The American League won yet another All-Star game last night in St. Louis, which stretched their current unbeaten streak to 14 seasons.
They are 13-0-1 over that span, with the only blemish being the absurd 7-7 tie witnessed in the 2002 game.
That mockery eventually created the current system in which most fans despise—regardless of what Commissioner Selig would like to believe.
The winning streak of the American League All-Stars made me begin to ponder the greatest streaks in New York Yankees history.
As a result, I have created a list of the five most profound examples of “going streaking” in the illustrious history of the franchise, and would love to hear your additions, subtractions, feelings, and critiques.
I will see you all at the end, and remember to cover up if you see any police officers approaching!
5. Don Mattingly’s Consecutive Game Home Run Streak
Over a span of eight magical games in 1987, Don Mattingly did not lace up his cleats without hitting one into the stands.
Blasting 10 home runs over the eight consecutive games, Mattingly further lodged himself into the hearts of the Yankees faithful—after already becoming the apple of their eye following an MVP trophy in 1985.
Making his achievement all the more incredible, Mattingly was forced to contend with the All-Star break falling in the middle of his power surge.
Any hitter will explain how much a change in rhythm can affect a hitter’s timing and groove, and a three-day layoff was sure to throw a wrench in Donnie Baseball’s plans.
Mattingly somehow maintained his stroke, launching two more home runs on the first day after the break on July 16—carrying the streak to its final day on July 18.
Though a man known more for his sweet swing and unmatchable defensive prowess, Mattingly once again proved that he had power to all fields and could not be underestimated.
4. Yankees Reach Postseason 13 Straight Seasons
Beginning with a momentum-building campaign cut short by a MLB strike in 1994, the Yankees made 13 straight playoff appearances from 1995-2007.
The Yankees reached six World Series during that time period under the command of Joe Torre and a still feisty George M. Steinbrenner III—winning four titles in five years from 1996-2000.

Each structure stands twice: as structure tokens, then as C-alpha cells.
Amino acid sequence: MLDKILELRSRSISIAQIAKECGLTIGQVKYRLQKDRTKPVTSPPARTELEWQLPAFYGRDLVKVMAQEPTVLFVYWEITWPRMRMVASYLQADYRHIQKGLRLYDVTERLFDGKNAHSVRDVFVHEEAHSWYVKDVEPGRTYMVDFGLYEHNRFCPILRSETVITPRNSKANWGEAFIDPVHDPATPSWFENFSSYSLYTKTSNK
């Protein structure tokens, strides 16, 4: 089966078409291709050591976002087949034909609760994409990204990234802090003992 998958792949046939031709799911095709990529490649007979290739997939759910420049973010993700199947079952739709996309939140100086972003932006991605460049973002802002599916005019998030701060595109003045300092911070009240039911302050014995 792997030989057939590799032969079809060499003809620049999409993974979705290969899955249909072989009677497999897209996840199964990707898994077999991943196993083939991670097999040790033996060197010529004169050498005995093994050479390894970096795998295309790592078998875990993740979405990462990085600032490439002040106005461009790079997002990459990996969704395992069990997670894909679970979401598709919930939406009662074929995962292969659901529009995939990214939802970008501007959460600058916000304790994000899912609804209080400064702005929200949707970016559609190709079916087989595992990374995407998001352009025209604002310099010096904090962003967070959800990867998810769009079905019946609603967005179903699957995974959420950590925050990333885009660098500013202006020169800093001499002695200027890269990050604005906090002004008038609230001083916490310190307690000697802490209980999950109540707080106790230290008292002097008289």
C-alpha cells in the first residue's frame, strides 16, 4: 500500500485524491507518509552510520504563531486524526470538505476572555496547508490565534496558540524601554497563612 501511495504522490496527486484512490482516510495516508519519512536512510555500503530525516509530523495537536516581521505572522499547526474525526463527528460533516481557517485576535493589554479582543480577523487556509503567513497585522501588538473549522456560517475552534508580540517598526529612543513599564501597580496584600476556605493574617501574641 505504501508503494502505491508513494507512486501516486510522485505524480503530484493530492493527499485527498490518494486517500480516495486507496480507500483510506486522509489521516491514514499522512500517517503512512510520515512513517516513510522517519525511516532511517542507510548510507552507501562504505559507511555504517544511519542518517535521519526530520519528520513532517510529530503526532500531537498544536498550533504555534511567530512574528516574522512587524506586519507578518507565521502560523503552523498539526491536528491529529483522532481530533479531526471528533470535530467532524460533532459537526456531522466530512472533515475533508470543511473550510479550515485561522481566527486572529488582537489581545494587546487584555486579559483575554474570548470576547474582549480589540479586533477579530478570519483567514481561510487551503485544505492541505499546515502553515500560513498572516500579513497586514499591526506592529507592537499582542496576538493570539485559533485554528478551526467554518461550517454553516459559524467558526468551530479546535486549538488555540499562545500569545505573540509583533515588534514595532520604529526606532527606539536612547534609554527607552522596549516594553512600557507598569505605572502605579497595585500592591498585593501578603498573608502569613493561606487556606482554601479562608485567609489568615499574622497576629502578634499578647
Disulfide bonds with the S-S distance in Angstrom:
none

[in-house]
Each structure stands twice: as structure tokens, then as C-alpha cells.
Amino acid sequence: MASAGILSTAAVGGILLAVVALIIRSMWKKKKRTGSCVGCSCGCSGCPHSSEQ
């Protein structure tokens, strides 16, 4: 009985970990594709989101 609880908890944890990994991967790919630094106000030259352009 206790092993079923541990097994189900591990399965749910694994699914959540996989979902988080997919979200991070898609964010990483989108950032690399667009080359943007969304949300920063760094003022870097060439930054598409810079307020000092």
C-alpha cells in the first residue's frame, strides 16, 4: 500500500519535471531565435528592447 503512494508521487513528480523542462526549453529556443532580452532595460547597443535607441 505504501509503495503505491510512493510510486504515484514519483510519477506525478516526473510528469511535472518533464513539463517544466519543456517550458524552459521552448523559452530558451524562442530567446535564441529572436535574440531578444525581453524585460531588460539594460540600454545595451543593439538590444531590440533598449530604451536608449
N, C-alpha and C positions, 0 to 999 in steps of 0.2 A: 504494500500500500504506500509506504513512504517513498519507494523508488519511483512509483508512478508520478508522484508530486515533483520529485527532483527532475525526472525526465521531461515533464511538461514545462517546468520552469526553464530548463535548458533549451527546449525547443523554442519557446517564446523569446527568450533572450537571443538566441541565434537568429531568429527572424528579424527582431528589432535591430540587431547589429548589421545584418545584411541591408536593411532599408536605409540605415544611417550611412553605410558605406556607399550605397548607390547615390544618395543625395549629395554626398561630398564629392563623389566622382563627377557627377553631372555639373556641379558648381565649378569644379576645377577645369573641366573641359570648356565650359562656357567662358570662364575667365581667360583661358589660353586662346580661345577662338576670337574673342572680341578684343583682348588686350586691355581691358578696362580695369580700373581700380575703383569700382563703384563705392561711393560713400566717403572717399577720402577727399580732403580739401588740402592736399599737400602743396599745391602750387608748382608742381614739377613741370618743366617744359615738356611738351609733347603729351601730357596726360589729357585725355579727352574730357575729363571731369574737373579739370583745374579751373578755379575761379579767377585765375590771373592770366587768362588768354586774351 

Former GM Gene Michael and Manager Buck Showalter constructed the championship roster from the ground up, and no man but Torre was better equipped to lead them to the Promised Land.
Lead by a blend of home-grown talent (Jorge Posada, Derek Jeter, Bernie Williams, Andy Pettitte, Ramiro Mendoza, and Mariano Rivera) and fearless veterans (Paul O’Neill, Scott Brosius, David Cone, Orlando Hernandez, and Tino Martinez), the Yankees became the personification of greatness.
The 1998 championship team, which won 125 total games, is still often considered the best in baseball history.
3. World Series Individual Game Win Streak
In a miraculous winning streak that eventually spanned four series, the Yankees won 14 consecutive World Series games from 1996-2000.
After originally falling behind 2-0 to the Atlanta Braves, New York won four straight games to capture their first World Series in 18 years.
Next came convincing sweeps in both 1998 and 1999 over the San Diego Padres and Atlanta Braves respectively—which stretched the improbable winning streak to 12.
Finally, on their way to capturing their third consecutive World Series title in the “Subway Series” of 2000, the Yankees won the series’ first two games before the Mets stole Game Three.
The streak may have ended at 14 consecutive games in 2000, but the accomplishment will live on for many more decades.
2. Consecutive World Series Titles Streak
From 1949-1953, the Yankees captured five straight World Series championships. They defeated the cross-city rival Brooklyn Dodgers three times, the New York Giants once, and the Philadelphia Phillies.
With Casey Stengel controlling the bench, the Yankees had the stability, professionalism, and complimentary talent later resurfacing with the Torre dynasty from 1996-2003.
No team before or after Stengel’s was able to win as many titles consecutively, and no time likely ever will. The Yankees were a special team lead by Mickey Mantle, Yogi Berra, and Whitey Ford, and free agency and lack of loyalty prevents teams from maintaining an edge.
Fun Streaking Fact: Did you know that one of the original three New York teams (Dodgers, Giants, Yankees) made the World Series for 18 straight years from 1949-1966?
1. Joe DiMaggio’s 56 Consecutive Game Hitting Streak
As if the list could end in any other way?
Yankees CF legend Joe DiMaggio went without a hitless game from May 15 to July 16 during the 1941 season. It all began with one fateful swing off of White Sox pitcher Eddie Smith.
DiMaggio has yet to have another player approach within 12 games of his streak, and it is often debated if that day will ever come.
The number ‘56’ has become a symbol for all that was once right in the game that has since taken so many wrong turns.
It is one of the few records that is unaffected by the immense changes the game has undertaken over the last century—as opposed to those like Cy Young’s 511 wins.
Also “immune” to performance-enhancing drugs, DiMaggio’s streak is the perfect goal for any pure hitter to try to crack.